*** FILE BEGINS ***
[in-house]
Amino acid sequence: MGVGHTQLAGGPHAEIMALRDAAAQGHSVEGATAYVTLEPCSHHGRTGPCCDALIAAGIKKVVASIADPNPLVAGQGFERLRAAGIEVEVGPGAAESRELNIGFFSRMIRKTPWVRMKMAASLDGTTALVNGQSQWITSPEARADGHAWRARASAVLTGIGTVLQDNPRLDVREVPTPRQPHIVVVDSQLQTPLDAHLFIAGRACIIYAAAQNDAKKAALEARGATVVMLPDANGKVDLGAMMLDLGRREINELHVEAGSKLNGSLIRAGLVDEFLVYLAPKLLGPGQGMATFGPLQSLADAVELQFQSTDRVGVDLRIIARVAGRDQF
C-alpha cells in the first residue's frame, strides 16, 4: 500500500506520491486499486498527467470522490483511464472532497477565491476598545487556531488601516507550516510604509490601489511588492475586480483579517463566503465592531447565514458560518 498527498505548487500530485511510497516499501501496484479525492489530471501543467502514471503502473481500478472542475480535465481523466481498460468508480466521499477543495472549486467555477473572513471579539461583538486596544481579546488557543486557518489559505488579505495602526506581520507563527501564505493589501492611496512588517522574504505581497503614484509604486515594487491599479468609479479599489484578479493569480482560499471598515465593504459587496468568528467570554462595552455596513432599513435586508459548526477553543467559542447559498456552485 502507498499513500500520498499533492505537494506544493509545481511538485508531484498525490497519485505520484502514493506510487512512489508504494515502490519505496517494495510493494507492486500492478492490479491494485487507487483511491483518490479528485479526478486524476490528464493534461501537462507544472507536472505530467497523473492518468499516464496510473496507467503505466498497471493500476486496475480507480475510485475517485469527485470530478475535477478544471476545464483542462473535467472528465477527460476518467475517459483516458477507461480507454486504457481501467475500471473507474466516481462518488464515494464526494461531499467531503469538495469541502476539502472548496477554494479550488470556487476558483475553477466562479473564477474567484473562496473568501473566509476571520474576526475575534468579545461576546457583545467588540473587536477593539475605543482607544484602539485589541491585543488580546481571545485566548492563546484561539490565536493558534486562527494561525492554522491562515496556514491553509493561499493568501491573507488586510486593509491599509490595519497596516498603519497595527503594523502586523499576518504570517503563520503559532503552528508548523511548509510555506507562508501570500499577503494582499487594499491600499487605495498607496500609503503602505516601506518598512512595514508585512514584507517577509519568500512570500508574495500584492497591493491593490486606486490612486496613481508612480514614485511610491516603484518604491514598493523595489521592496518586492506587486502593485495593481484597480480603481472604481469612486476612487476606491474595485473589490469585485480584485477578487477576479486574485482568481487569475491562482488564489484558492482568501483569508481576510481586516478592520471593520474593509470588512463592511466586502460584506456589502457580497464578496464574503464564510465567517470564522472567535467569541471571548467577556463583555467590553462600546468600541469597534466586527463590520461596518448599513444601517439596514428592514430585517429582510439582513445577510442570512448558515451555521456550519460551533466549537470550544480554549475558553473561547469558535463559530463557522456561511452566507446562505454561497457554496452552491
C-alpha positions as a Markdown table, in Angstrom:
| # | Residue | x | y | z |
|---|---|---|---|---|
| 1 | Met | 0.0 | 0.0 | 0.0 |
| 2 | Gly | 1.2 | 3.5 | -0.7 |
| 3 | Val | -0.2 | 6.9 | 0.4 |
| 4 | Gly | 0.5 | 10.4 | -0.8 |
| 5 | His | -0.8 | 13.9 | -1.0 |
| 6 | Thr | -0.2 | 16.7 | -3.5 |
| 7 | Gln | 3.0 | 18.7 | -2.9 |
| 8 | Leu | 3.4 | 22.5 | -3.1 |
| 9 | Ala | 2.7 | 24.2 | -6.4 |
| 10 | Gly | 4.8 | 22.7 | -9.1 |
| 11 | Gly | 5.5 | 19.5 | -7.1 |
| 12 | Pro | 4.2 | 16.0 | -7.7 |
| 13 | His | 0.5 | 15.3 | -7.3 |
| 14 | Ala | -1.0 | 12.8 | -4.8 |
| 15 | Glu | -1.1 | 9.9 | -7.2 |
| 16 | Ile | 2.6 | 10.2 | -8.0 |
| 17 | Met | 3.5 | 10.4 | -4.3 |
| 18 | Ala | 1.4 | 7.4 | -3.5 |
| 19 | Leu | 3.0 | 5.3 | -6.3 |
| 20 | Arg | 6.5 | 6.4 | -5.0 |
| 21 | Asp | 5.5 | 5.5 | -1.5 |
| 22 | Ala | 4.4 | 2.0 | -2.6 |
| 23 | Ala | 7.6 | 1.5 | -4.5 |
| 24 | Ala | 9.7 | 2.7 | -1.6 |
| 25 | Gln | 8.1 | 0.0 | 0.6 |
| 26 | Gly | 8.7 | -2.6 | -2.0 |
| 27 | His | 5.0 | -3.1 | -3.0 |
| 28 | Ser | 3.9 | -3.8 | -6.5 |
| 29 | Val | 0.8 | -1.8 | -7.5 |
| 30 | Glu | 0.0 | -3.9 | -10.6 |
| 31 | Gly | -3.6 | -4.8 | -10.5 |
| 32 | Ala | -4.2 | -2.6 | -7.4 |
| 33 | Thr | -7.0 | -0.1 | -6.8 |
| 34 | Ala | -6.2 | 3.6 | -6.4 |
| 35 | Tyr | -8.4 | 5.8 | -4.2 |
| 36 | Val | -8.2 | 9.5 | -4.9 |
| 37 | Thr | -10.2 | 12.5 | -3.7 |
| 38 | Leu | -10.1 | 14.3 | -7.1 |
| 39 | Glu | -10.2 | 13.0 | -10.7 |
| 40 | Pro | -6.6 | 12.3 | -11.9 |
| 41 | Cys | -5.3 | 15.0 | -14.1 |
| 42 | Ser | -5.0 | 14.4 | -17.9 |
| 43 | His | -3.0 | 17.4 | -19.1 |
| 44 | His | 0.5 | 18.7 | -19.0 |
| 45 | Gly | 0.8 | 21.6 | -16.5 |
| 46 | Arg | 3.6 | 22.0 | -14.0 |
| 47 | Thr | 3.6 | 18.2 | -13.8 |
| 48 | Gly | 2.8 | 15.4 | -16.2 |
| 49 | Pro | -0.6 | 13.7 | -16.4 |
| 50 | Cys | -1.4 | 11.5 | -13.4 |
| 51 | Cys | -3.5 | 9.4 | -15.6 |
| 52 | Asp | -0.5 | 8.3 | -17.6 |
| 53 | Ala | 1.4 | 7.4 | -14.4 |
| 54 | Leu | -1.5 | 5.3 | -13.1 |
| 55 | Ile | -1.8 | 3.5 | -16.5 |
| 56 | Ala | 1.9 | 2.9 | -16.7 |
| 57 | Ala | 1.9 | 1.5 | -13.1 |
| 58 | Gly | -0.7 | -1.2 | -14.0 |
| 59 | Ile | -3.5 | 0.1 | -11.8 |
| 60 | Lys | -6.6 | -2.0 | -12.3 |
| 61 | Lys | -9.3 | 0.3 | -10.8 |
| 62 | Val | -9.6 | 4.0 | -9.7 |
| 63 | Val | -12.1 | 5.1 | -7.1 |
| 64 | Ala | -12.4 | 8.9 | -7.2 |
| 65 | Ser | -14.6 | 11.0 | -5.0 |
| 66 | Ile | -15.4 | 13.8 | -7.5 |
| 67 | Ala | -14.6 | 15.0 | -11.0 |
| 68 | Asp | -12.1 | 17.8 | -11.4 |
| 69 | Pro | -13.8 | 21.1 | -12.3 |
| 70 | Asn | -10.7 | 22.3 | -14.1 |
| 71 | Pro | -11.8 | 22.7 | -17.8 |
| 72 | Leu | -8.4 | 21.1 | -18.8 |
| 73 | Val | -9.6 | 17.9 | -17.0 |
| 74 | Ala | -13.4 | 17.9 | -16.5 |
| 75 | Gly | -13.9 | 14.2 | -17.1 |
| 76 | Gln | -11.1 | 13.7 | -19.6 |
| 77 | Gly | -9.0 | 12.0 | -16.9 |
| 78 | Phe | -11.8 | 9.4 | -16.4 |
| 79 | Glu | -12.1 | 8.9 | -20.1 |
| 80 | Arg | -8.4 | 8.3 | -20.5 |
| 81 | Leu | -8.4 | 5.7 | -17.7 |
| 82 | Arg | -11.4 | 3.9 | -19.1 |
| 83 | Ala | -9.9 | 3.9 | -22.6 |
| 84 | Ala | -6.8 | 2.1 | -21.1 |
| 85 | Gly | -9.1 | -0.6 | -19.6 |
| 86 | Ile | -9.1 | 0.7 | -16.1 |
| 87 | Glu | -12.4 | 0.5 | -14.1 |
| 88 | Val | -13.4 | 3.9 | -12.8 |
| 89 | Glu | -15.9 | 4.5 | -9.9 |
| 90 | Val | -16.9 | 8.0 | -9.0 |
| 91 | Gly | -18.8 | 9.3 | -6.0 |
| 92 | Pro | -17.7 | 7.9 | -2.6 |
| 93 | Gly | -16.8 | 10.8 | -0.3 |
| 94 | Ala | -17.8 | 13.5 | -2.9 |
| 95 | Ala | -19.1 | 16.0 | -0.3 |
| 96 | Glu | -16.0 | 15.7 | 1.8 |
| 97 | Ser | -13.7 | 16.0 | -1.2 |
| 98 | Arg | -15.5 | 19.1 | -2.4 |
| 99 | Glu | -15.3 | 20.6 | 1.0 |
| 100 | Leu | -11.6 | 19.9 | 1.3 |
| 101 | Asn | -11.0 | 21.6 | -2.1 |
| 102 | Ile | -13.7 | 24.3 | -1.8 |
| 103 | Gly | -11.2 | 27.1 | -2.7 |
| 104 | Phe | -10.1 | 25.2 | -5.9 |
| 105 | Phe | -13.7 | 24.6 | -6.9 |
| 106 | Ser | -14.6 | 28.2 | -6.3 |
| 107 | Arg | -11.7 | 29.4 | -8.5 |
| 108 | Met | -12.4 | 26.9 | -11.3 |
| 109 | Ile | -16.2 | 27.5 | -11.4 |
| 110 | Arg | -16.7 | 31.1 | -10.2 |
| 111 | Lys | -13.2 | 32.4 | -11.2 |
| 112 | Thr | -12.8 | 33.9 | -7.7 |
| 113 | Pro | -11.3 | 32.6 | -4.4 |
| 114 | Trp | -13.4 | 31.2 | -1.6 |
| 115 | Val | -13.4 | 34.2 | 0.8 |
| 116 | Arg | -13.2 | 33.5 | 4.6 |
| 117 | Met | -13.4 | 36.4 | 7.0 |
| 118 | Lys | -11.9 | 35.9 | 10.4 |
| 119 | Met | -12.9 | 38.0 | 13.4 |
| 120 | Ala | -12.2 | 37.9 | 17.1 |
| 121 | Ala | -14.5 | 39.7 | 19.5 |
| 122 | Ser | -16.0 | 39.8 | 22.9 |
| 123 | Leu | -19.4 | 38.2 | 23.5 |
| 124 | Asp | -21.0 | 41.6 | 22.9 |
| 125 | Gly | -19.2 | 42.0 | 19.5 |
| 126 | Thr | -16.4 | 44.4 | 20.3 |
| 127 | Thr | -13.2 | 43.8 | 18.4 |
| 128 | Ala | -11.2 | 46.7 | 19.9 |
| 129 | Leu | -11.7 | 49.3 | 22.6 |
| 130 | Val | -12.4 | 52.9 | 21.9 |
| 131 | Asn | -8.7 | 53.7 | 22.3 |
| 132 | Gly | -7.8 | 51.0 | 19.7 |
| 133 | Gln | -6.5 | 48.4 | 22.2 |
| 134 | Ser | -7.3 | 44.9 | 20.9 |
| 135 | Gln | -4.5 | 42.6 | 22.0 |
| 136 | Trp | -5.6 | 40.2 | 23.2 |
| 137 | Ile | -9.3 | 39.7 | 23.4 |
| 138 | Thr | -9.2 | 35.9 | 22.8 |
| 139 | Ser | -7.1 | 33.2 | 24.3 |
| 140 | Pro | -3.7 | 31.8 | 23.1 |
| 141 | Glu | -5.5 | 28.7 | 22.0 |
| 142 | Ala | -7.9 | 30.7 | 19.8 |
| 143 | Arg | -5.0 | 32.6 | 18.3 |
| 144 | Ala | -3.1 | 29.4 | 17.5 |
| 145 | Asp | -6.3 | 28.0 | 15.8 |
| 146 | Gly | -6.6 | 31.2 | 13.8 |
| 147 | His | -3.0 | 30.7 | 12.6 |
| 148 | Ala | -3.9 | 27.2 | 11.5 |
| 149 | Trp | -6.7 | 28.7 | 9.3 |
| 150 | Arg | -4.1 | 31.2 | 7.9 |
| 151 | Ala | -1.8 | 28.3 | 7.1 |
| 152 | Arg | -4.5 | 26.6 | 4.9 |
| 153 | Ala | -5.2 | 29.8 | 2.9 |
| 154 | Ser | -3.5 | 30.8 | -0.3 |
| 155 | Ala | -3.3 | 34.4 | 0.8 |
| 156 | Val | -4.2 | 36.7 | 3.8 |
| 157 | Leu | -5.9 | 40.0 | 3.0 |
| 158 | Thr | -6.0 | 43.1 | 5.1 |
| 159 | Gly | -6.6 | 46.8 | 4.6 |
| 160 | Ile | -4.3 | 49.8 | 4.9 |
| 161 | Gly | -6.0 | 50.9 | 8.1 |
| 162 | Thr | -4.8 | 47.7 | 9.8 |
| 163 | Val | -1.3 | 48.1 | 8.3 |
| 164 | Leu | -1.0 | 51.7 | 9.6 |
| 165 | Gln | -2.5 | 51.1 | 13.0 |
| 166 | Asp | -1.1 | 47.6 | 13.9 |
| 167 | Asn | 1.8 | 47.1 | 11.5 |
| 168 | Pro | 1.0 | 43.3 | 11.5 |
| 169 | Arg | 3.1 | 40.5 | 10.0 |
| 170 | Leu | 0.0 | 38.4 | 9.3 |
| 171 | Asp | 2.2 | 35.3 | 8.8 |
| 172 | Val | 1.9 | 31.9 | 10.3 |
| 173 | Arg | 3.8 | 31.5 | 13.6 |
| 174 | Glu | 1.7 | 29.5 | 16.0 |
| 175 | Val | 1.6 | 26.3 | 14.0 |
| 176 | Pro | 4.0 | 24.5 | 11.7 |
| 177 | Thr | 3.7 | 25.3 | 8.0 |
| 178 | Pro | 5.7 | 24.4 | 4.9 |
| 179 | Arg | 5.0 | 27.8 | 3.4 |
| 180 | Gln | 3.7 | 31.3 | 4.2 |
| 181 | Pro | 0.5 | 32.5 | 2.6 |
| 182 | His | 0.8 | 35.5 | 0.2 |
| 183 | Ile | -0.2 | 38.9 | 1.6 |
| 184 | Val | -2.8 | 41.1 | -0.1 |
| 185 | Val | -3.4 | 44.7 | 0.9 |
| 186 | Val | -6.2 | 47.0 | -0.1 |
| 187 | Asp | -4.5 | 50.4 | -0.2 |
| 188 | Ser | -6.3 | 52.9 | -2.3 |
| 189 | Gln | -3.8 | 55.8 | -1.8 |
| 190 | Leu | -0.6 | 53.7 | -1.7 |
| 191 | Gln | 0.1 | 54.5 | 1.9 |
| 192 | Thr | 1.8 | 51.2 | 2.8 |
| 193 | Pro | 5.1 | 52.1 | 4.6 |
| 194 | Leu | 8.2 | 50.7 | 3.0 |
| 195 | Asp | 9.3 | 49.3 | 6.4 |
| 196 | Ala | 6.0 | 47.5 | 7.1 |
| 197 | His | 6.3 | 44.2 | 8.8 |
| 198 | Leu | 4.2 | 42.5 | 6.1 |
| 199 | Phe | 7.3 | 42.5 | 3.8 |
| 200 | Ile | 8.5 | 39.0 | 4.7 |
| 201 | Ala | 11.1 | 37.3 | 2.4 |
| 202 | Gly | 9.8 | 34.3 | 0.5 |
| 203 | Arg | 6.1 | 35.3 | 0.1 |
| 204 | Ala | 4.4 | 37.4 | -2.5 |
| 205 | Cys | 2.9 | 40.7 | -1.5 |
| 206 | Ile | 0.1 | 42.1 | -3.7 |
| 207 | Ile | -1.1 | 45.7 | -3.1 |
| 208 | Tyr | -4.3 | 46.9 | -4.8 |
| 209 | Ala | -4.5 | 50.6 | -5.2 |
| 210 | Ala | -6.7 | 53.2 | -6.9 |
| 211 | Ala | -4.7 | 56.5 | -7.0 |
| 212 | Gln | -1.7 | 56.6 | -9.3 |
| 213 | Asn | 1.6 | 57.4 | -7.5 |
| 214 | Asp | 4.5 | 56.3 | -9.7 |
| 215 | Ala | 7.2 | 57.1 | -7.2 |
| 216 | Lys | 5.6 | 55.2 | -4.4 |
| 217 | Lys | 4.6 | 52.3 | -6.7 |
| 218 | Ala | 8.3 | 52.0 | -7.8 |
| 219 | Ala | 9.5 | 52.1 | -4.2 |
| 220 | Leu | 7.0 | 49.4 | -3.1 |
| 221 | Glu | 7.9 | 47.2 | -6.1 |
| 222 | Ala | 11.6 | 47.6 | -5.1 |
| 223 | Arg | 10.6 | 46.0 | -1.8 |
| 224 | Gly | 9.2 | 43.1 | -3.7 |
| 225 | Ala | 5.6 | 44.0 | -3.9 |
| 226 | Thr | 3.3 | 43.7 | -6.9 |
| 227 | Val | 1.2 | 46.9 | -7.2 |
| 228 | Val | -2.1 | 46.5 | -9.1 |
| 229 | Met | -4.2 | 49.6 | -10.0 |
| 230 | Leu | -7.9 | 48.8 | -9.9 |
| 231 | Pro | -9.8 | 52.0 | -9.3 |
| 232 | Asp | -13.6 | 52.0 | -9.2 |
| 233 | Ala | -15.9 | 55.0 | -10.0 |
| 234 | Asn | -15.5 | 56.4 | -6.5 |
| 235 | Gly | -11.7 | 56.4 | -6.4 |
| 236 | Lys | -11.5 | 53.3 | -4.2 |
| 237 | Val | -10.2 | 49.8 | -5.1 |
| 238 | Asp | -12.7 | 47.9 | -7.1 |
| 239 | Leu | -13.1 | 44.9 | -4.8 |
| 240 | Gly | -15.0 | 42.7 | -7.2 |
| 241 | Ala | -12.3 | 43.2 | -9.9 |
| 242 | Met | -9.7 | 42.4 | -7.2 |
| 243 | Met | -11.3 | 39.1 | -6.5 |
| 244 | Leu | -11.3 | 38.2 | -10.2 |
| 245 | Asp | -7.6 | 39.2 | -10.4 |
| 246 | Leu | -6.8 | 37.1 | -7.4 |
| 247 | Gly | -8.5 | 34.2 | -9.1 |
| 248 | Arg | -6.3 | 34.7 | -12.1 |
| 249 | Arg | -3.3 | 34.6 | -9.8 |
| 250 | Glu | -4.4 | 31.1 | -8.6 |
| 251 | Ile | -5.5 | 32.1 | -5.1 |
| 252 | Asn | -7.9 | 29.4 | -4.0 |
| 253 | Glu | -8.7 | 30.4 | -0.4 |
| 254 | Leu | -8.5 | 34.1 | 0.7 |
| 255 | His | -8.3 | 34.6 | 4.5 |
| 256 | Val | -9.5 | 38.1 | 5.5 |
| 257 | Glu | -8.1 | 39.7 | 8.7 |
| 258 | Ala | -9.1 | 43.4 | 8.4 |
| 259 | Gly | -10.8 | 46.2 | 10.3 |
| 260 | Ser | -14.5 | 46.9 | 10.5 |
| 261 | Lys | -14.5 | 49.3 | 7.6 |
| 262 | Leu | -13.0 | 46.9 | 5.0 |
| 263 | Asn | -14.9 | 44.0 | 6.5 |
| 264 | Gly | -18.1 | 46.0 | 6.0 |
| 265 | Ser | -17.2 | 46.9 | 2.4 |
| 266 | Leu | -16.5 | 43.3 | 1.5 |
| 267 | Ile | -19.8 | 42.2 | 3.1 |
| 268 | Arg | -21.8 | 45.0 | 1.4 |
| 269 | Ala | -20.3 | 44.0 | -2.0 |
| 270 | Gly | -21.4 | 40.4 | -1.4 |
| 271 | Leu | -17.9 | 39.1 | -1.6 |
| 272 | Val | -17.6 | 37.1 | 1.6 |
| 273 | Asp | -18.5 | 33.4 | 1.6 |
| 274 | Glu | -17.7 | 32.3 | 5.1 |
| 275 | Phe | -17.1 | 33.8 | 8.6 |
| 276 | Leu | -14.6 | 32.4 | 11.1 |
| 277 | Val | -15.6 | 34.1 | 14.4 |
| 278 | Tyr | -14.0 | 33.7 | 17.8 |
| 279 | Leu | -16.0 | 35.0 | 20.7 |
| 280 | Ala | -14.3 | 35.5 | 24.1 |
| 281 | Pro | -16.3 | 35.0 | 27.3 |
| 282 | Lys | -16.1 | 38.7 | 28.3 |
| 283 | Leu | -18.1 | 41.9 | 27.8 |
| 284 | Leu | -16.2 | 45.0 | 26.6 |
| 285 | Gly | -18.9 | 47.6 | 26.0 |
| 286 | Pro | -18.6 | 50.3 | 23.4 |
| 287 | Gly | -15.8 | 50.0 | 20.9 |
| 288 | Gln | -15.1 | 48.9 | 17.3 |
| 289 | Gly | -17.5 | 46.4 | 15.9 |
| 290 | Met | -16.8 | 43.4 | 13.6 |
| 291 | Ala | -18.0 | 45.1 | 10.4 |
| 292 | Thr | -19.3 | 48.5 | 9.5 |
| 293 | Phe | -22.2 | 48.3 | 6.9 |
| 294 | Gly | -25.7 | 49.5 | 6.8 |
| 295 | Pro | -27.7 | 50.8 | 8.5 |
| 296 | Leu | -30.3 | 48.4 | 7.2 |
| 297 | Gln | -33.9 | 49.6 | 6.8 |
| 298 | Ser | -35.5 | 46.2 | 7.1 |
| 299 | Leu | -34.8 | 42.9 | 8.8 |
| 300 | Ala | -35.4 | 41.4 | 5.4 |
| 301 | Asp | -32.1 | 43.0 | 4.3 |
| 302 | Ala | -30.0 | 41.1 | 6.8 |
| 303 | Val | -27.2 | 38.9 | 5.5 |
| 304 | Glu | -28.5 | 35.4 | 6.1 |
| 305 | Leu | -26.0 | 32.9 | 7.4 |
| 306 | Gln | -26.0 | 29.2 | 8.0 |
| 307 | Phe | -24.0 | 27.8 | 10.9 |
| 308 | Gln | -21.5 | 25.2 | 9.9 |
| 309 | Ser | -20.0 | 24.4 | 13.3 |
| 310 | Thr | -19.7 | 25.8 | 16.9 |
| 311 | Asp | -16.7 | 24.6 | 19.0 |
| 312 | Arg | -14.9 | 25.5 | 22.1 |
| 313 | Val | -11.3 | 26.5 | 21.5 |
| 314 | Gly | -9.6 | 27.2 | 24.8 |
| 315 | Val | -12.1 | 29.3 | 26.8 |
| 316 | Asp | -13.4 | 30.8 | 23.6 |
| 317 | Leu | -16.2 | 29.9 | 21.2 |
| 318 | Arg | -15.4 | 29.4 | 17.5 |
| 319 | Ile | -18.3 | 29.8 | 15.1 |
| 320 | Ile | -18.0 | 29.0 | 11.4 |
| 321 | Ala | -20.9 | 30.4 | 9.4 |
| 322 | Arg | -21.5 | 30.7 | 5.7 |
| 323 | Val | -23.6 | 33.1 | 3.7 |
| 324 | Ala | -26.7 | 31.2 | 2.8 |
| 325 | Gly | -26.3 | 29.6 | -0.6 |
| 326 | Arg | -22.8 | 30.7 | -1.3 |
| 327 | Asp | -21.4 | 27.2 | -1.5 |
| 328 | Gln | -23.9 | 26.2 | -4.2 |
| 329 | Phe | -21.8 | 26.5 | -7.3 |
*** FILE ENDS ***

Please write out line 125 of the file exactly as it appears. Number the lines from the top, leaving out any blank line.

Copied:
| 119 | Met | -12.9 | 38.0 | 13.4 |